The frisson of excitement following Ralf Rangnick’s appointment has dissipated a little following a dour performance at St. James’ Park. It’s always panic stations when following Manchester United and while some of the concerns from the performance and selections were warranted, United are still in a good position to make top-4. This is now the primary objective for the rest of the season.
Since Ole Gunnar Solskjaer’s sacking, United have played seven games in all competitions and not lost any of them. It’s bought Rangnick some time to get his methods across but there’s a fragile confidence about the camp right now that’s even allowed relegations stragglers to take a bite.
In the month of October, we published a piece that foreshadowed the end for Ole Gunnar Solskjaer. It was just before the Leicester game and the difficult run proved to be fatal for the Norwegian.
This writer believes that the next two league games could be the most important of the season. United’s North London rivals for the top-4 spots will be facing each other in January. Arsenal also face champions Manchester City on New Year’s Day while Antonio Conte’s rejuvenated Spurs side will be facing Chelsea towards the end of next month.
The next two games aren’t going to spell the end for the interim boss if things go awry but could spell the end for United’s dwindling league season aspirations if they don’t get six points.
Win the games and it could also just as easily pull every concerned stakeholder of the club out of the dreary aura that has enveloped the club in the last couple of months.
Let’s look into why there’s still much to be hopeful about but it has to be done quickly.
Home sweet home
Ole Gunnar Solskjaer’s greatest loyalists will always remind you of United’s 29-game unbeaten away run in the league during his tenure. If the last two away games in the league are anything to go by, United are unlikely to conjure up something as impressive as that run in the coming weeks. For now, they don’t have to.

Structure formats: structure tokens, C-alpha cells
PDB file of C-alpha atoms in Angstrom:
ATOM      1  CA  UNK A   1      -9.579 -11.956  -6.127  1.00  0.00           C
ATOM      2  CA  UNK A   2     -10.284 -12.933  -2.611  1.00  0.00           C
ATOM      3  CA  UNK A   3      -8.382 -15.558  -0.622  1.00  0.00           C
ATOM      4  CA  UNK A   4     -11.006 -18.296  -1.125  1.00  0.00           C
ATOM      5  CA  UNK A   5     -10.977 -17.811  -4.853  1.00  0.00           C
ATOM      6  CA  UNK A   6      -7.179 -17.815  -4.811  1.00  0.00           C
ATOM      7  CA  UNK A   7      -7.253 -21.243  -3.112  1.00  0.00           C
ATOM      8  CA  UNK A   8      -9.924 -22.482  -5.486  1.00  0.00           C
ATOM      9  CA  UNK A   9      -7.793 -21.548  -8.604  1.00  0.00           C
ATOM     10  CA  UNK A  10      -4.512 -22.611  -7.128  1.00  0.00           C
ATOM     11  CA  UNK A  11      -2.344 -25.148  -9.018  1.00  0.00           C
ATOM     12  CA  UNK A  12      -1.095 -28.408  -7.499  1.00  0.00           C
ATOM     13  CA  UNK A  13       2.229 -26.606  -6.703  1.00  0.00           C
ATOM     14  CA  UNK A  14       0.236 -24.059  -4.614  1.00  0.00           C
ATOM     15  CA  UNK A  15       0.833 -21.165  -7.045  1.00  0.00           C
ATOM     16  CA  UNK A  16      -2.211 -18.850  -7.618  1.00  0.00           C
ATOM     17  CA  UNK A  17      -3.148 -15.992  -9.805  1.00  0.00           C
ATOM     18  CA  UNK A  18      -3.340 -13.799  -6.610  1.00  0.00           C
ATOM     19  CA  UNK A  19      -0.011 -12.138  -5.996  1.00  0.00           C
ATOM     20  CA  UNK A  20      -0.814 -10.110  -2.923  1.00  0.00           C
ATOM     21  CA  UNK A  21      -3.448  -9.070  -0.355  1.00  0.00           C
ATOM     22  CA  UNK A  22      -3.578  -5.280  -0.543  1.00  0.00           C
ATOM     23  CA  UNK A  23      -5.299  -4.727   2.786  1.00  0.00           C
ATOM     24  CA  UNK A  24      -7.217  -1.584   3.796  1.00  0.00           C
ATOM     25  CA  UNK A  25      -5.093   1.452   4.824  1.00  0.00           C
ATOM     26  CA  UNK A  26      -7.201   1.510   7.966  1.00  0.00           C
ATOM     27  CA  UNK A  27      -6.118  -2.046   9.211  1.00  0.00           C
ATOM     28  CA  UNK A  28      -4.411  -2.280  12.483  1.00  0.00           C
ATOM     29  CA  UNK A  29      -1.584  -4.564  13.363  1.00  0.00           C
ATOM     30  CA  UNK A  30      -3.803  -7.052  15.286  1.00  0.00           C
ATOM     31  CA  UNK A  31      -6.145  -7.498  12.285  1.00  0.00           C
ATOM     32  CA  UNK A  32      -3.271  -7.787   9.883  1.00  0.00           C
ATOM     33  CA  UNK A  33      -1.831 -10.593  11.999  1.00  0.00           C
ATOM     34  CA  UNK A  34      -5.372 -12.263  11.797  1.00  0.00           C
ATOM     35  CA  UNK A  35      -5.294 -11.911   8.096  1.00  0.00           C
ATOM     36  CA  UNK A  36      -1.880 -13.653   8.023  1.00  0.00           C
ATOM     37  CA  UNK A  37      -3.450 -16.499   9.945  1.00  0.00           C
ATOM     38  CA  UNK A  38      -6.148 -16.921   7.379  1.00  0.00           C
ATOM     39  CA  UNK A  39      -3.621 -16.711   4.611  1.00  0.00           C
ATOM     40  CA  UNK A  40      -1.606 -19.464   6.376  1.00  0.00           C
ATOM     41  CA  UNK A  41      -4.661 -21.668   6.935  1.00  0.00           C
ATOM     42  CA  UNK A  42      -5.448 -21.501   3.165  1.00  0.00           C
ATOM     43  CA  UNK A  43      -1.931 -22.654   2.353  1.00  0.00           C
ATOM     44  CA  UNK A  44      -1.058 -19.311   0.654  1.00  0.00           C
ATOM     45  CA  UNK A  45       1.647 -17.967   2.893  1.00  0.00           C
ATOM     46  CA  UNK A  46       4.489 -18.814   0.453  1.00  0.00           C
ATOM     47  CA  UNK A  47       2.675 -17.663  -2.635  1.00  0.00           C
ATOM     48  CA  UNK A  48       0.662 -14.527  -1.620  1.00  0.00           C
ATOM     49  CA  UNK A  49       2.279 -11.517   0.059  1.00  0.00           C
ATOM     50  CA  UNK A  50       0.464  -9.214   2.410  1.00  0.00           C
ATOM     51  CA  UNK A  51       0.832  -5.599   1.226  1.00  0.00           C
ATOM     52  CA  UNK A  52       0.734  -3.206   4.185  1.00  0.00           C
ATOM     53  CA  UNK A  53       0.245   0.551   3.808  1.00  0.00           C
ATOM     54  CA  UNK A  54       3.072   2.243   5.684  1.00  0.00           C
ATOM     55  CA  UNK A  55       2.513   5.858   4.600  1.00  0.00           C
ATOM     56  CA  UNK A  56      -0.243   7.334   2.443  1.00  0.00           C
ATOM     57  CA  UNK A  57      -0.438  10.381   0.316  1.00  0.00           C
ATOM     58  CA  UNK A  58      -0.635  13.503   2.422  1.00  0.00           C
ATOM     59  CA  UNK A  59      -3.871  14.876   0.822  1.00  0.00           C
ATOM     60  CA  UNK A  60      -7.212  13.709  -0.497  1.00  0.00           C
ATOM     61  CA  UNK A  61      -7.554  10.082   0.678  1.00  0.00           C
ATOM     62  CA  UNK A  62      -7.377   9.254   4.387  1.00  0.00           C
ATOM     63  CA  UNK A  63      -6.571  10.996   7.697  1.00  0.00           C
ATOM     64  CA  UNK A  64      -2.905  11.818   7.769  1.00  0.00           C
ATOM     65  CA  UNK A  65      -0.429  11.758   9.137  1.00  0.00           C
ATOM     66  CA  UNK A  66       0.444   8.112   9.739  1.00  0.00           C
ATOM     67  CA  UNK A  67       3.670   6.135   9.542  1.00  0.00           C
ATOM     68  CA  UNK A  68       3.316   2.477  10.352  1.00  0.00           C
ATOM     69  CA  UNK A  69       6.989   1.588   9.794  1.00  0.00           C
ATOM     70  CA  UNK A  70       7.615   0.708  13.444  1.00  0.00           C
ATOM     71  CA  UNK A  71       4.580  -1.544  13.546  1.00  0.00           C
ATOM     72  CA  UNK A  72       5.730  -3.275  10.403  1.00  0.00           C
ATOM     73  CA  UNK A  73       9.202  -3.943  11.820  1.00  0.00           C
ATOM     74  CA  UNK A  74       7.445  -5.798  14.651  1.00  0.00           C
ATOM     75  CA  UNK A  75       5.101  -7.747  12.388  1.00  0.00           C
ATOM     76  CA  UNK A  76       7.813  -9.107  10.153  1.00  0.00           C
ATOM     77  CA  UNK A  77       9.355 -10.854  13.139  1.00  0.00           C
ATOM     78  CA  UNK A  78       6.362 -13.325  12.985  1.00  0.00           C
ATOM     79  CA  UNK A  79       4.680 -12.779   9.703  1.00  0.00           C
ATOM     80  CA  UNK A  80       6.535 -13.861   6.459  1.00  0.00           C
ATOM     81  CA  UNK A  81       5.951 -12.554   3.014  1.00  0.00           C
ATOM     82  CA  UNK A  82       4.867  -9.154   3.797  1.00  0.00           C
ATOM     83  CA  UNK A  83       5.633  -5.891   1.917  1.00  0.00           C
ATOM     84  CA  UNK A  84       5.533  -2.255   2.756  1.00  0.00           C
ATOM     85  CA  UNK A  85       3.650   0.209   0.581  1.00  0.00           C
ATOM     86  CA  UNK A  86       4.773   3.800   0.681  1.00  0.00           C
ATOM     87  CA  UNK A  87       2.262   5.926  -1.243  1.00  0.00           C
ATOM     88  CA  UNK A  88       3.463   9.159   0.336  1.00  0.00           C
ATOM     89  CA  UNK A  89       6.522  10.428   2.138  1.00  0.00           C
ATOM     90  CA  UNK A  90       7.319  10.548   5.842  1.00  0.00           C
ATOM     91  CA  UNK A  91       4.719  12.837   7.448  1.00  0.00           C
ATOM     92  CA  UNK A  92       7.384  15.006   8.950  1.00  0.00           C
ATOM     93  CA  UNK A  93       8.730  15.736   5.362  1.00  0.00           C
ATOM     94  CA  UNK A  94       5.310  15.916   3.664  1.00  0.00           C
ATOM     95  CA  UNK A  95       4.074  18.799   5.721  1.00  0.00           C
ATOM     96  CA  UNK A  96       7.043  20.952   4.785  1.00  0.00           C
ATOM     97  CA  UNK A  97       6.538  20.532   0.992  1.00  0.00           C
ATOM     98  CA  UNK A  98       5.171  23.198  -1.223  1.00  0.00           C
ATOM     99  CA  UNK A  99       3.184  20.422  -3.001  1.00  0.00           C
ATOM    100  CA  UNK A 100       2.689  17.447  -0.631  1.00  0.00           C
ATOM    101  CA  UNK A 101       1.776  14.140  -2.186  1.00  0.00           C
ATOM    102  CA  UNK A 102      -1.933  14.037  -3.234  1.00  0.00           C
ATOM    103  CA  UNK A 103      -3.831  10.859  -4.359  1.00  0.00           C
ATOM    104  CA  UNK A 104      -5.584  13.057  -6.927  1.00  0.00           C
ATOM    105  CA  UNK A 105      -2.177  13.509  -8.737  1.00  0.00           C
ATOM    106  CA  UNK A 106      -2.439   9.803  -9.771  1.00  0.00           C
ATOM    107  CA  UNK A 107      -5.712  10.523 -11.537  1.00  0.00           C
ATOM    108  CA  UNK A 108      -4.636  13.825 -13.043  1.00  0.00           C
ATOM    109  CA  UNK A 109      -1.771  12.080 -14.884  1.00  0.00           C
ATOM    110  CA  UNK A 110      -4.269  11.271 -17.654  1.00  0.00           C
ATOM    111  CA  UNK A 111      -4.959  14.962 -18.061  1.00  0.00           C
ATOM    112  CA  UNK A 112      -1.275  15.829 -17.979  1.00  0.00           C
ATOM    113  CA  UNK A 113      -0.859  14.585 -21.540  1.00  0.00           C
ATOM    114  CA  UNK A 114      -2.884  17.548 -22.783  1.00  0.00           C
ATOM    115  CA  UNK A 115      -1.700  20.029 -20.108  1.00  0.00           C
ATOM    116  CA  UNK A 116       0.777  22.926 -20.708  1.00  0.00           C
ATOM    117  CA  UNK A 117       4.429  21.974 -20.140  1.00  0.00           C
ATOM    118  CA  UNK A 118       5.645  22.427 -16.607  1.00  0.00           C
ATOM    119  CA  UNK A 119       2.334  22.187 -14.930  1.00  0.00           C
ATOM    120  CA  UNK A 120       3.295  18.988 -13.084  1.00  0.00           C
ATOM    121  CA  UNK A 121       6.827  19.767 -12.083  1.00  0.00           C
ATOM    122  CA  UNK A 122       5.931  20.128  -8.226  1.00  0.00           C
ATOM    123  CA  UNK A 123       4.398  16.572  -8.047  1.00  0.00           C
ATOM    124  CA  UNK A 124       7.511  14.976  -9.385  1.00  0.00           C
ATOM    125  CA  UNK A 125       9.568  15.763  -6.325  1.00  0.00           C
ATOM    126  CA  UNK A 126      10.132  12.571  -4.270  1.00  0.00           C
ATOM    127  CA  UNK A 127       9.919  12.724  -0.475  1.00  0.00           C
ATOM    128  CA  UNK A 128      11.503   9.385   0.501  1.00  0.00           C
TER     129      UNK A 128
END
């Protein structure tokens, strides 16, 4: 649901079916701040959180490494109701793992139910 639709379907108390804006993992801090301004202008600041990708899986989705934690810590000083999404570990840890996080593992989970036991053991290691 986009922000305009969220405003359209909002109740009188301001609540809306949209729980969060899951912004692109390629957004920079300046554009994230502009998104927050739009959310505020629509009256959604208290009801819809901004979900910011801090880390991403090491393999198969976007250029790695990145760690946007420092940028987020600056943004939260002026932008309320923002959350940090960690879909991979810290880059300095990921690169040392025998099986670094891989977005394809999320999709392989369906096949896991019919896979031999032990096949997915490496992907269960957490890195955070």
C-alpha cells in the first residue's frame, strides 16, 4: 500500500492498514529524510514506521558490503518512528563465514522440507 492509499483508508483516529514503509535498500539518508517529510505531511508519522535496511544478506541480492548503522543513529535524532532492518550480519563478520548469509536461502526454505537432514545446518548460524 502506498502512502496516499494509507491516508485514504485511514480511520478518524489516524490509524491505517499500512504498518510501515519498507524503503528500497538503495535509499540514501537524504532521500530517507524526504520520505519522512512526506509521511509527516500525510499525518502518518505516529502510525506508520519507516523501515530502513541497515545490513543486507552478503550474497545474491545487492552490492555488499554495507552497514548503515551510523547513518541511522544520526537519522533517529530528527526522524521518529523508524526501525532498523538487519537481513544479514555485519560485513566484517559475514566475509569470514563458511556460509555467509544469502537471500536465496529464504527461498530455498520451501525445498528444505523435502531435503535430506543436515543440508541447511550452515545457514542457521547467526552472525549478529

Ole Gunnar Solskjaer never really managed to make Old Trafford a fortress. Part of that’s likely to do with his reactive style that seemed to borrow heavily from Carlos Queiroz’s United. At a time where even the mid-table clubs try to play in a proactive manner, just having the better set of players was never likely to force the outcome in home games.
In our Rangnick piece, we mentioned why his football should find a home at Old Trafford. He might well have the opposite effect of Solskjaer in the immediacy going by his first 90 minutes at the Old Trafford dug-out. We’ve all checked the stats and how many times United won the ball back in the opposition half in the game against Palace. It wasn’t the pell-mell pressing of United’s last two games.
Palace changed tactics in the second half by trying to bypass the press with more direct balls but never really troubled David De Gea, fashioning their only real chance through a set-piece. Rangnick felt like the performance exceeded even his expectations and there’s a chance we see something on those lines repeat in the next two league games simply cause that’s what 75,000 fans can do.
However, despite all that territory, United’s xG in the game was a meagre 0.89 (Understat). United could not convert all that territory into good shots with the likes of Marcus Rashford and Cristiano Ronaldo unable to find their feet in the box, ultimately leaving it to Fred to find the winner from range.